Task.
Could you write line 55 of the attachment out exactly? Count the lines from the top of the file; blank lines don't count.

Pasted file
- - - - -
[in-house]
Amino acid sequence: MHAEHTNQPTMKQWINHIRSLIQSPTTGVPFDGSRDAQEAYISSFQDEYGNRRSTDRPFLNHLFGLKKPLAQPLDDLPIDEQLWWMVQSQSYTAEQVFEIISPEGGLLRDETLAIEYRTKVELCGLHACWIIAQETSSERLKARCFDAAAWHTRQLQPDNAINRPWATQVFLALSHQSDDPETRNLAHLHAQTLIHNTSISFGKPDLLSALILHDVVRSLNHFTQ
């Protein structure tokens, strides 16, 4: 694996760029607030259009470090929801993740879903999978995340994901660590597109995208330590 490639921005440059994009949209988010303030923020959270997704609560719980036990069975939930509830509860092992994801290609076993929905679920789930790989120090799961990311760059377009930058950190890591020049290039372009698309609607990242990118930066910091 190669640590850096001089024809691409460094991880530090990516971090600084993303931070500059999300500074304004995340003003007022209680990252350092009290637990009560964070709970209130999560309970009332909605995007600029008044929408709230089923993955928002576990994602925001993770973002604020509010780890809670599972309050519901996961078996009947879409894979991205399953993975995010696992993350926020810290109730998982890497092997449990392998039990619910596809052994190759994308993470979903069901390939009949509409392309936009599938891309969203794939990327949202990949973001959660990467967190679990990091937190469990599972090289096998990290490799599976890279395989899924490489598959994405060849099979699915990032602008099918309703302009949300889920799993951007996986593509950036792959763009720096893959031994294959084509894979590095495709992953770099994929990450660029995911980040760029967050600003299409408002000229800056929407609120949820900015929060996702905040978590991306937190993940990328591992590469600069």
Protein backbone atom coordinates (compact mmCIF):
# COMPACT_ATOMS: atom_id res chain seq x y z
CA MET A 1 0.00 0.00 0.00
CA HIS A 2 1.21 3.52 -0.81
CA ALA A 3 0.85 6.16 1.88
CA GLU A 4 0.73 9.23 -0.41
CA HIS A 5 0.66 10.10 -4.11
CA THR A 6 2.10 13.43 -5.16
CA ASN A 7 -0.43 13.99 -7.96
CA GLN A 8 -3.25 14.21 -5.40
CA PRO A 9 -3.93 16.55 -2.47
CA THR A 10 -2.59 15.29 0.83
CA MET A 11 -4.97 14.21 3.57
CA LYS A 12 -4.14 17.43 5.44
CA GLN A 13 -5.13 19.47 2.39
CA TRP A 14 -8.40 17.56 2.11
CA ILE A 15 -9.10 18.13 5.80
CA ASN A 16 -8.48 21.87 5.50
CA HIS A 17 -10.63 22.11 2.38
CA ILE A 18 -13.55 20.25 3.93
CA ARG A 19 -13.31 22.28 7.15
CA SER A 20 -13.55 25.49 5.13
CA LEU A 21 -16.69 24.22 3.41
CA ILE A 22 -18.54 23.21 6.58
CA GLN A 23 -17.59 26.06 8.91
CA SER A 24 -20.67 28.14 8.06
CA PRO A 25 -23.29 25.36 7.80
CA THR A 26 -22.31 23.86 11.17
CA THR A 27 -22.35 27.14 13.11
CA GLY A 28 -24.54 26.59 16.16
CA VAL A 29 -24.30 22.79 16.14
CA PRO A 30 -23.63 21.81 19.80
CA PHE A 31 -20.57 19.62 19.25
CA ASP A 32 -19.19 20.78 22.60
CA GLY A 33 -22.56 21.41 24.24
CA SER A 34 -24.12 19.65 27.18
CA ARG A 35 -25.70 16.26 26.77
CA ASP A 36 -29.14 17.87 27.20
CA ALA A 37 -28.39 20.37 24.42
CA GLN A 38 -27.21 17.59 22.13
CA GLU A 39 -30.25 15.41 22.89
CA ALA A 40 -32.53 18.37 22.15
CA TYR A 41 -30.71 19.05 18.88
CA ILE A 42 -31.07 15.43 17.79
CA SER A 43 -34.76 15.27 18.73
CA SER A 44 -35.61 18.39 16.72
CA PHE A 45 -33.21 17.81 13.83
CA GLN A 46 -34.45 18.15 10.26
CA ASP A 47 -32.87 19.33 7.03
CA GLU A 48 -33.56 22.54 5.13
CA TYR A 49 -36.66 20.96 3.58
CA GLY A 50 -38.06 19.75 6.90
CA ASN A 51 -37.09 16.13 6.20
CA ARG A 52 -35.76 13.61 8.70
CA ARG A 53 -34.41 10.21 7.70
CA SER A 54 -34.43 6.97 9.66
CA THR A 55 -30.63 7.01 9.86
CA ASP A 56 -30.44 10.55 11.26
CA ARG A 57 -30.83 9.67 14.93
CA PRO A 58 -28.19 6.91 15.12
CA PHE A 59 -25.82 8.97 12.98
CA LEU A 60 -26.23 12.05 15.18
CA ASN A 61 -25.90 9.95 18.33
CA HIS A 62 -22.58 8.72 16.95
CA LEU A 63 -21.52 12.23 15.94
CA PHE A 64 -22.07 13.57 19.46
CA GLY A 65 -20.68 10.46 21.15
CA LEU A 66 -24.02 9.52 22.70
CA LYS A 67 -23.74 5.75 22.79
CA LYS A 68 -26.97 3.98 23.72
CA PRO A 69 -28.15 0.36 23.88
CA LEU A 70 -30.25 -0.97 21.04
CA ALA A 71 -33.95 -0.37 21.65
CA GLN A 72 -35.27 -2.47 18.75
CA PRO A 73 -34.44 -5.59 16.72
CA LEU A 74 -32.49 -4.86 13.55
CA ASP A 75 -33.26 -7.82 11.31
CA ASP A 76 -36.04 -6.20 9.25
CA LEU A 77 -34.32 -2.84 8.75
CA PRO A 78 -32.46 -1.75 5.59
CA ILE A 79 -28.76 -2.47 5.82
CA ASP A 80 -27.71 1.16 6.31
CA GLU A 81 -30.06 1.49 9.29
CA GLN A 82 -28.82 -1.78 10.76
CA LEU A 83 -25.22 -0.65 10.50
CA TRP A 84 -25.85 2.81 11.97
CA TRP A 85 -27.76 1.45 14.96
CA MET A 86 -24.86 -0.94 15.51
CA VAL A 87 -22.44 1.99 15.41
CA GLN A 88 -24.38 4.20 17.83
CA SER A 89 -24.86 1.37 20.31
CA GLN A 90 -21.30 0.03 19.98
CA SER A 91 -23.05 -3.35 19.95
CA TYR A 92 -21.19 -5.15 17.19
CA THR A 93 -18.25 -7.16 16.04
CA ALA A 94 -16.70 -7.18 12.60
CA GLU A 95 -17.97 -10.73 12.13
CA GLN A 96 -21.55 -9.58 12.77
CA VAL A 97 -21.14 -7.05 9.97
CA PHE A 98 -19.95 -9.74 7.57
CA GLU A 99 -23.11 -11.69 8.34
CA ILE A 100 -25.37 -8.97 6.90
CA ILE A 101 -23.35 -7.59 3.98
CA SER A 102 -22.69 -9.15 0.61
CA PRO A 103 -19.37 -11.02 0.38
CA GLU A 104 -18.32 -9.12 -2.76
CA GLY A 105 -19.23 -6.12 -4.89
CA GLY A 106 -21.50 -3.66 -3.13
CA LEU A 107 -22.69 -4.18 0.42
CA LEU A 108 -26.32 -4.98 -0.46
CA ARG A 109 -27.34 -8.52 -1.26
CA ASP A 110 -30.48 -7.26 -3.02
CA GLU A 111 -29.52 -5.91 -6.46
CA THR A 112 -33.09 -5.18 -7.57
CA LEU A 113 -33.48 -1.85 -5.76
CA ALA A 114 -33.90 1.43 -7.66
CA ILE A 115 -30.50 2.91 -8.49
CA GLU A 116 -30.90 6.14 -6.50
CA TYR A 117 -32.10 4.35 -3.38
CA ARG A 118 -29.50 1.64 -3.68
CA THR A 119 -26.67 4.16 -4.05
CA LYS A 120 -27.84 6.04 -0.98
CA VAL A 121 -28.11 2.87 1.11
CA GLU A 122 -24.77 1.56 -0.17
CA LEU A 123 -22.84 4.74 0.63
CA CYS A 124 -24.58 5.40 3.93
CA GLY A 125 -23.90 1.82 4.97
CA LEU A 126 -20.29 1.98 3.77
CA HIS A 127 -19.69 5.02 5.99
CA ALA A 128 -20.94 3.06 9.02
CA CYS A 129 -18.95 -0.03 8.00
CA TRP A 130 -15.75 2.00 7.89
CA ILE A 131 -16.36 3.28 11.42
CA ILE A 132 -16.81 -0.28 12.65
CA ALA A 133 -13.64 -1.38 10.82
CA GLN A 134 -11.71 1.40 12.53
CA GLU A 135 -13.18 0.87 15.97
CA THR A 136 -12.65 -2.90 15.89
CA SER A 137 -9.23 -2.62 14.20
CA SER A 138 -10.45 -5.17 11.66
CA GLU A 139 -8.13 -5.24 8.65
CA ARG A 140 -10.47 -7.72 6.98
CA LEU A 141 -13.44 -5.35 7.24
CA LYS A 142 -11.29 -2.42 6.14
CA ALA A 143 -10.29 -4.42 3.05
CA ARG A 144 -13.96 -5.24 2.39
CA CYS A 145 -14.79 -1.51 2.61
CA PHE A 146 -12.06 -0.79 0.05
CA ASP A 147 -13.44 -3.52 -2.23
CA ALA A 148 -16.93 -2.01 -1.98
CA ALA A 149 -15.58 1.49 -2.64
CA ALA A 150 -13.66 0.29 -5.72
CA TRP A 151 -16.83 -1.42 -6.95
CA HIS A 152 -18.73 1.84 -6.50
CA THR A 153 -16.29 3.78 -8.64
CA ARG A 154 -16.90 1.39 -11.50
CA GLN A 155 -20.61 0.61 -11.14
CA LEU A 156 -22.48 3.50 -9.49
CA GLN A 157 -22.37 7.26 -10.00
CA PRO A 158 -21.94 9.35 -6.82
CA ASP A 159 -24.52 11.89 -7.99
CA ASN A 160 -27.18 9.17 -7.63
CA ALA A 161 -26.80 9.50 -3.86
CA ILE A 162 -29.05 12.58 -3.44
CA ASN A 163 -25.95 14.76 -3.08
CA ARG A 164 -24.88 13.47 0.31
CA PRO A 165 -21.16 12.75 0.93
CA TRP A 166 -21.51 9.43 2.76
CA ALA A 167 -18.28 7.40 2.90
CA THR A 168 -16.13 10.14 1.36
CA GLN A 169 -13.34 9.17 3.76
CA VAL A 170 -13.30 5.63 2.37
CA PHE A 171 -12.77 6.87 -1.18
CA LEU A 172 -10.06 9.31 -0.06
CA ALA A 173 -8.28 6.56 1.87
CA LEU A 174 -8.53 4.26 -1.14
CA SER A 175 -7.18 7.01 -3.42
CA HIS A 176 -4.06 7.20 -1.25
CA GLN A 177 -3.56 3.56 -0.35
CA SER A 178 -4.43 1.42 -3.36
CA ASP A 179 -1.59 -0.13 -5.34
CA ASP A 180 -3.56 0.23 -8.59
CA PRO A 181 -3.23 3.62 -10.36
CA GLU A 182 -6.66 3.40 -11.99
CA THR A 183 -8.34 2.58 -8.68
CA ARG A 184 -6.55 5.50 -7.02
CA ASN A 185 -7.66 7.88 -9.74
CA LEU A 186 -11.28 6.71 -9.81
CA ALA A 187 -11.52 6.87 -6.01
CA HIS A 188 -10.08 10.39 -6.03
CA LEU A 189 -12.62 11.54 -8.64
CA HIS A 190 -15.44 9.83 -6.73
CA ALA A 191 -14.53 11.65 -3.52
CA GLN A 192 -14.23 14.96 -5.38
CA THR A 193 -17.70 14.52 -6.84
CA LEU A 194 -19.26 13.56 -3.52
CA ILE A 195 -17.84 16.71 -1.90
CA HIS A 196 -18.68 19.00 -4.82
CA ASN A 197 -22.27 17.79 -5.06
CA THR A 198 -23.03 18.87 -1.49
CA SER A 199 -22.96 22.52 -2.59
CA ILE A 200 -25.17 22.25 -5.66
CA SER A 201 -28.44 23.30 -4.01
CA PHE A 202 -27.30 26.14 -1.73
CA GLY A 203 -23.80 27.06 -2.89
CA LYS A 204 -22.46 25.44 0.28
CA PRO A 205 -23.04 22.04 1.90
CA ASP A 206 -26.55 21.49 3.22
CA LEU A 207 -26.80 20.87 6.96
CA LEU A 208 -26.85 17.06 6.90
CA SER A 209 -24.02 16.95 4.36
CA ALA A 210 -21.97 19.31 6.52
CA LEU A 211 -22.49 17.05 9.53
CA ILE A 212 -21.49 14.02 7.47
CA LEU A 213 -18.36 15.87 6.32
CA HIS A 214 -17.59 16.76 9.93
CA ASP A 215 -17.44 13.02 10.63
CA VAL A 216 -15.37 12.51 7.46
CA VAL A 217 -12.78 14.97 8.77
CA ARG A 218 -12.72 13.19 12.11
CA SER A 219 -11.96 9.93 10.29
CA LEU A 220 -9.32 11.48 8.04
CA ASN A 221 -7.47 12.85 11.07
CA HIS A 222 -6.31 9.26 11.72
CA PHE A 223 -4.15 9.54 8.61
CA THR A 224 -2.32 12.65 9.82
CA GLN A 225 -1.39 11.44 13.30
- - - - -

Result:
CA GLY A 50 -38.06 19.75 6.90